Plasmonic photothermal therapy (PPTT) is a cancer therapy in which gold nanorods are injected at the site of a tumor before near-infrared light is transiently applied to the tumor causing localized cell death. Previously, PPTT studies have been carried out on xenograft mice models. Herein, we report a study showing the feasibility of PPTT as applied to natural tumors in the mammary glands of dogs and cats, which more realistically represent their human equivalents at the molecular level. We optimized a regime of three low PPTT doses at 2-week intervals that ablated tumors mainly via apoptosis in 13 natural mammary gland tumors from seven animals. Histopathology, X-ray, blood profiles, and comprehensive examinations were used for both the diagnosis and the evaluation of tumor statuses before and after treatment. Histopathology results showed an obvious reduction in the cancer grade shortly after the first treatment and a complete regression after the third treatment. Blood tests showed no obvious change in liver and kidney functions. Similarly, X-ray diffraction showed no metastasis after 1 year of treatment. In conclusion, our study suggests the feasibility of applying the gold nanorods-PPTT on natural tumors in dogs and cats without any relapse or toxicity effects after 1 year of treatment. © 2016 Ali et al.

Saleh S.K.,Camel and Range Research Center | Saleh S.K.,Animal Health Research Institute AHRI | Al-Ramadhan G.,Camel and Range Research Center | Faye B.,Camel and Range Research Center | Faye B.,CIRAD - Agricultural Research for Development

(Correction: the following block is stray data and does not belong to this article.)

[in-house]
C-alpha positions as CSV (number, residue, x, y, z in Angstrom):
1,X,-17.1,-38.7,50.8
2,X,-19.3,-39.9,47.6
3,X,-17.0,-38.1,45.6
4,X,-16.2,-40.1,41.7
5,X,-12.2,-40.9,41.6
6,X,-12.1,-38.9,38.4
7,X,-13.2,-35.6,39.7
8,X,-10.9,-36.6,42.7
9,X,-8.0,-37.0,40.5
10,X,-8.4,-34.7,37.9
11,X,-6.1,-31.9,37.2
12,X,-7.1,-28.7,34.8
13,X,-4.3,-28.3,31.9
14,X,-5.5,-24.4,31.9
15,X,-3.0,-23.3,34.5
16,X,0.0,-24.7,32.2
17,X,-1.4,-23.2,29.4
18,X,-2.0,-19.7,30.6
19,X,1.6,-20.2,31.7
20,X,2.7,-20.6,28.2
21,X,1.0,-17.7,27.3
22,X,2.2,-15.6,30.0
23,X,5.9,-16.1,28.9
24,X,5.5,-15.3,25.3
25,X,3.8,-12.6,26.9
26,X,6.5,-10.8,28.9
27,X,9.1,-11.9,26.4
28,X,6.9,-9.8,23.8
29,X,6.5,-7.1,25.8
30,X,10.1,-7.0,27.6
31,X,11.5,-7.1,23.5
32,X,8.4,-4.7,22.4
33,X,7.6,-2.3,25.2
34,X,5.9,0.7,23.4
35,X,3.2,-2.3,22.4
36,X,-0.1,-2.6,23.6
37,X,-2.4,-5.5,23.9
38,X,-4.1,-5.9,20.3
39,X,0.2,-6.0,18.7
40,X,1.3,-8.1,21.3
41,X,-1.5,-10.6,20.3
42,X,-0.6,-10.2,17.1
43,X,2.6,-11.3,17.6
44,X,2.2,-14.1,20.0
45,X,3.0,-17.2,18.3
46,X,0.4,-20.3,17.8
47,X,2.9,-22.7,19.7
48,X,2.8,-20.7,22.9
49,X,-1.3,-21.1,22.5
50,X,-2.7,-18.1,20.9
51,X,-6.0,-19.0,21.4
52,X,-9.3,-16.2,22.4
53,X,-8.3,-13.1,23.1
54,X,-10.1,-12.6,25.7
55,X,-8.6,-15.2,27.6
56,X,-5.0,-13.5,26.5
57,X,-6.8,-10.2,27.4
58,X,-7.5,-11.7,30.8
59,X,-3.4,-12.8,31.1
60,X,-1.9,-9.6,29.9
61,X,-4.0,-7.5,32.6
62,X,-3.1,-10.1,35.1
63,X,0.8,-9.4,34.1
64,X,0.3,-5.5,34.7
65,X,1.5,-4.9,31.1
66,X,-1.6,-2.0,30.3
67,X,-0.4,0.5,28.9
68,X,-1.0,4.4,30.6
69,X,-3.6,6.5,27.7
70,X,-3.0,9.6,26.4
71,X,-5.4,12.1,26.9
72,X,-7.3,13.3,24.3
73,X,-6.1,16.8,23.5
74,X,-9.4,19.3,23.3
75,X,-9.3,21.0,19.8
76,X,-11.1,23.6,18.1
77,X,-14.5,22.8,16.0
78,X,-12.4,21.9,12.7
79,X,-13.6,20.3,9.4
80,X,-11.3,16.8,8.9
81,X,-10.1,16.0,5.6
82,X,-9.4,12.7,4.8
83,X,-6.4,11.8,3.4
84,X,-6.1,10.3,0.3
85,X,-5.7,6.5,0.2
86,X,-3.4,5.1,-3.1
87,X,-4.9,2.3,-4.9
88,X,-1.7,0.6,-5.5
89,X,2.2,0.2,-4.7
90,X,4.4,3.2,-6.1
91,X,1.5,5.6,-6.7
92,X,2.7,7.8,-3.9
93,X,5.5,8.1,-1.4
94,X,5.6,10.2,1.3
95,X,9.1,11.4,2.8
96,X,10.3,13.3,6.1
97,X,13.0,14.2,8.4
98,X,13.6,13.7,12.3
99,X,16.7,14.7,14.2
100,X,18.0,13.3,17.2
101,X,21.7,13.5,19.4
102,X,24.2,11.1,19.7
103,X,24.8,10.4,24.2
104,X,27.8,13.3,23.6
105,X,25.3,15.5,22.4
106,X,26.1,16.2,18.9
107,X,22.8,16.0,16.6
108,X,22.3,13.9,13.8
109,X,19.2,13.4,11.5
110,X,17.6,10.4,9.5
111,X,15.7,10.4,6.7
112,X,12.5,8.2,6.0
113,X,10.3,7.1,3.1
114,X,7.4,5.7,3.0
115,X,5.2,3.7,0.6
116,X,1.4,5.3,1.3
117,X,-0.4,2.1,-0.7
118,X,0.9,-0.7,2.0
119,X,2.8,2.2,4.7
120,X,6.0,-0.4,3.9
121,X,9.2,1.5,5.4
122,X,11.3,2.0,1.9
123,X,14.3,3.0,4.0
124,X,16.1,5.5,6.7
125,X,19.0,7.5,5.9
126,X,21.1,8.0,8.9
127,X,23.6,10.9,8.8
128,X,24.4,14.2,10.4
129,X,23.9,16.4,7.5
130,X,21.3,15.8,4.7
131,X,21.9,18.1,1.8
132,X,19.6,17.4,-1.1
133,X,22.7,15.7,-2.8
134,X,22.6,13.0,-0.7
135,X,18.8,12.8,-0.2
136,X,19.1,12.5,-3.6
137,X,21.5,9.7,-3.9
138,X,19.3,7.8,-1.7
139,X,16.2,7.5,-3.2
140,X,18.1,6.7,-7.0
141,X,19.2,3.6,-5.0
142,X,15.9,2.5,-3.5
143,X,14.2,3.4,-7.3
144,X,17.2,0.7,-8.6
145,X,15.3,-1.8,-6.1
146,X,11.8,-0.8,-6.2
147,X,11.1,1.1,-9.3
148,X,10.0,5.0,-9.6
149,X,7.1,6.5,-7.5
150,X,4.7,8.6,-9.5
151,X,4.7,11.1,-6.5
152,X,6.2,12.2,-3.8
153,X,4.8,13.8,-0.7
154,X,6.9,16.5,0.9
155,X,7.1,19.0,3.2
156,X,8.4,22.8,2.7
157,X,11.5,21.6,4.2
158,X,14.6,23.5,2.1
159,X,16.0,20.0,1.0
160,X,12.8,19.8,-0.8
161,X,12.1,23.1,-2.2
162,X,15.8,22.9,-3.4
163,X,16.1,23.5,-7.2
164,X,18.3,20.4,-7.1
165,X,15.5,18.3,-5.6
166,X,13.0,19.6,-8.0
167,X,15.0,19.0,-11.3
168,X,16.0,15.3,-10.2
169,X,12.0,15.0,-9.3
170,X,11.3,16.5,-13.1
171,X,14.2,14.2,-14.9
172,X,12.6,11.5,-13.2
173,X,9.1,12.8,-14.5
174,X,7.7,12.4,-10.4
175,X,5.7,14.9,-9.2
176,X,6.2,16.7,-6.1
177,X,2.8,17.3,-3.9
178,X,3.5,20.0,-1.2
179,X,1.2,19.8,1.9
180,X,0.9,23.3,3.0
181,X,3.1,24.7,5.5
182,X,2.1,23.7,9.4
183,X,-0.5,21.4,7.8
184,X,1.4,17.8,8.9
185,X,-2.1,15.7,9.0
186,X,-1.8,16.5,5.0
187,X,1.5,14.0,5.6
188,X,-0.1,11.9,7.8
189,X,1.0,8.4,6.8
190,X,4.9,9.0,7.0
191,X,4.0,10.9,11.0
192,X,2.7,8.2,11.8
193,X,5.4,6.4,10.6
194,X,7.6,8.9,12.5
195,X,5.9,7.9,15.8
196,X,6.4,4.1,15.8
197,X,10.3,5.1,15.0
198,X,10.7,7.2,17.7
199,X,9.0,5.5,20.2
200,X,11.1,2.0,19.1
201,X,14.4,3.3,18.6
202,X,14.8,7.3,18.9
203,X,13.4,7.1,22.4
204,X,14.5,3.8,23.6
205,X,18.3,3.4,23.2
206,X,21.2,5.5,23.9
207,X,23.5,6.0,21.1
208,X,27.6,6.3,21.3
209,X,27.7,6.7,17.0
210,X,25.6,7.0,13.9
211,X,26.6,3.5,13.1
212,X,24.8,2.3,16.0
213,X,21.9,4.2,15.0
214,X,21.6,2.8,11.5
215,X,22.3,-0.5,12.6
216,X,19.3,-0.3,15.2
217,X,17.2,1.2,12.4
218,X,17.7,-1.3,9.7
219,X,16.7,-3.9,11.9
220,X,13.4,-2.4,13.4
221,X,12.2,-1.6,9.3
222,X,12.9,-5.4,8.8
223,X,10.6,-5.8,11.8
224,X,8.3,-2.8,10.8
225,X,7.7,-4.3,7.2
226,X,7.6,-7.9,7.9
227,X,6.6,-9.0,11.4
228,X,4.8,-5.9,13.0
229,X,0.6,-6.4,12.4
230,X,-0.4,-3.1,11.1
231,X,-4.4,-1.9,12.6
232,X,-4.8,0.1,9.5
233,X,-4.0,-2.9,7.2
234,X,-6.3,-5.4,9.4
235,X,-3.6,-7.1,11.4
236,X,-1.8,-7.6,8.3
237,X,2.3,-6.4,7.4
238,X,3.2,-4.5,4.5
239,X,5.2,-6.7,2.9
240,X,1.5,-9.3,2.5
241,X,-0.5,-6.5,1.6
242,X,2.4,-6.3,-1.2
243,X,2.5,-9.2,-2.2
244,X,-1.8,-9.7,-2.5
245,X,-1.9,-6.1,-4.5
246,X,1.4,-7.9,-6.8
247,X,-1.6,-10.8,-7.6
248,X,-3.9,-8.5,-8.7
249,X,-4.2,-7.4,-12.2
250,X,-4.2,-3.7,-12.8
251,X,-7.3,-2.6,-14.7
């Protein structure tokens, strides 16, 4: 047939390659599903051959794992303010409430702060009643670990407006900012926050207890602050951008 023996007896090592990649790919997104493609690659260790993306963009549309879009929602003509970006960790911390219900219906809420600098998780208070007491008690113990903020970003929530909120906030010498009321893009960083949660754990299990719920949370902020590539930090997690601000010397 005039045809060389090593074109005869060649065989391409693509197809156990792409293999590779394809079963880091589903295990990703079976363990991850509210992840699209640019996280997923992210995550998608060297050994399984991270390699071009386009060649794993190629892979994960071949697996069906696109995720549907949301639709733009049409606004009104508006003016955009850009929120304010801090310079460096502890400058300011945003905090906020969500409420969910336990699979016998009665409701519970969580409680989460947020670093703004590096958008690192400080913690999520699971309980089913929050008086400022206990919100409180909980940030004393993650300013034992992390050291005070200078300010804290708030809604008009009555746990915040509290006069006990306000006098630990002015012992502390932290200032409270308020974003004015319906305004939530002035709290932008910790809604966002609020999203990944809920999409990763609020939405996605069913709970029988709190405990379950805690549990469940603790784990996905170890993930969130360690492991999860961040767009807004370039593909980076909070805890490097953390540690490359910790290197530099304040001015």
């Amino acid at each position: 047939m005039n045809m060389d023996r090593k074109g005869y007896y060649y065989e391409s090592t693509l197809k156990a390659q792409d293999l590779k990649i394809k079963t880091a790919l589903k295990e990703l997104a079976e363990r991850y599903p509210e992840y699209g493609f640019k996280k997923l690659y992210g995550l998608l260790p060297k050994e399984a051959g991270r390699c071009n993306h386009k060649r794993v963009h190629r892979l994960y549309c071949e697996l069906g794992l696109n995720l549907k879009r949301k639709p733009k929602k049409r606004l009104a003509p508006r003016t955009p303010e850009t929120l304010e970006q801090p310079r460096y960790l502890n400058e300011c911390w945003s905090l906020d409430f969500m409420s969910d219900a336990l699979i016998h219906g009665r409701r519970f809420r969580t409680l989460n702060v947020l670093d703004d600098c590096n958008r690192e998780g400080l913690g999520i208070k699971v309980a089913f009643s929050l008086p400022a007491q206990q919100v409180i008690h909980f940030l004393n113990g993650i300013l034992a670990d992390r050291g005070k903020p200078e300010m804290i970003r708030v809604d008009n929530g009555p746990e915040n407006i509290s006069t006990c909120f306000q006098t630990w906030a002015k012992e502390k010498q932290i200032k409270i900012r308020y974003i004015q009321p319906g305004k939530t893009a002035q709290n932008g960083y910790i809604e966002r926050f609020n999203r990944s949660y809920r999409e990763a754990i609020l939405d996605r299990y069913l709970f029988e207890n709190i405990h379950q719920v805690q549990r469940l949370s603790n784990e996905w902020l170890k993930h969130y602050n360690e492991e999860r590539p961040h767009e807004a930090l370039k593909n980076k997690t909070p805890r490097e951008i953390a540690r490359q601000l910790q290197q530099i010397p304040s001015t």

Emirates Journal of Food and Agriculture | Year: 2013

Somatic cell counts and bacteriological examinations were measured in 28 camel milk samples from 2 farms, one with milking machine (farm A) and the second with hand milking (farm B). The milk was analyzed for 6 months after the parturition, every month, the first one occurring one week approximately after delivery. The somatic cell count was higher at the first sampling in the two farms but significantly more in farm B. The microbiological contamination was also higher in farm B (37% samples were contaminated) than in farm A (12%). The somatic cell count decreased all along the lactation stage and increased with the parity but the trends were not significant due to the high variability of the values. On average, the normal level of somatic cell counts is low compared to cow.

Ali H.R.,Georgia Institute of Technology | Ali H.R.,Animal Health Research Institute AHRI | Ali H.R.,Cairo University | Ali M.R.K.,Georgia Institute of Technology | And 6 more authors.
Bioconjugate Chemistry | Year: 2016

TB remains a challenging disease to control worldwide. Nanoparticles have been used as drug carriers to deliver high concentrations of antibiotics directly to the site of infection, reducing the duration of treatment along with any side effects of off-target toxicities after systemic exposure to the antibiotics. Herein we have developed a drug delivery platform where gold nanorods (AuNRs) are conjugated to rifampicin (RF), which is released after uptake into macrophage cells (RAW264.7). Due to the nature of the macrophage cells, the nanoparticles are actively internalized into macrophages and release RF after uptake, under the safety frame of the host cells (macrophage). AuNRs without RF conjugation exhibit obvious antimicrobial activity. Therefore, AuNRs could be a promising antimycobacterial agent and an effective delivery vehicle for the antituberculosis drug Rifampicin for use in tuberculosis therapy. © 2016 American Chemical Society.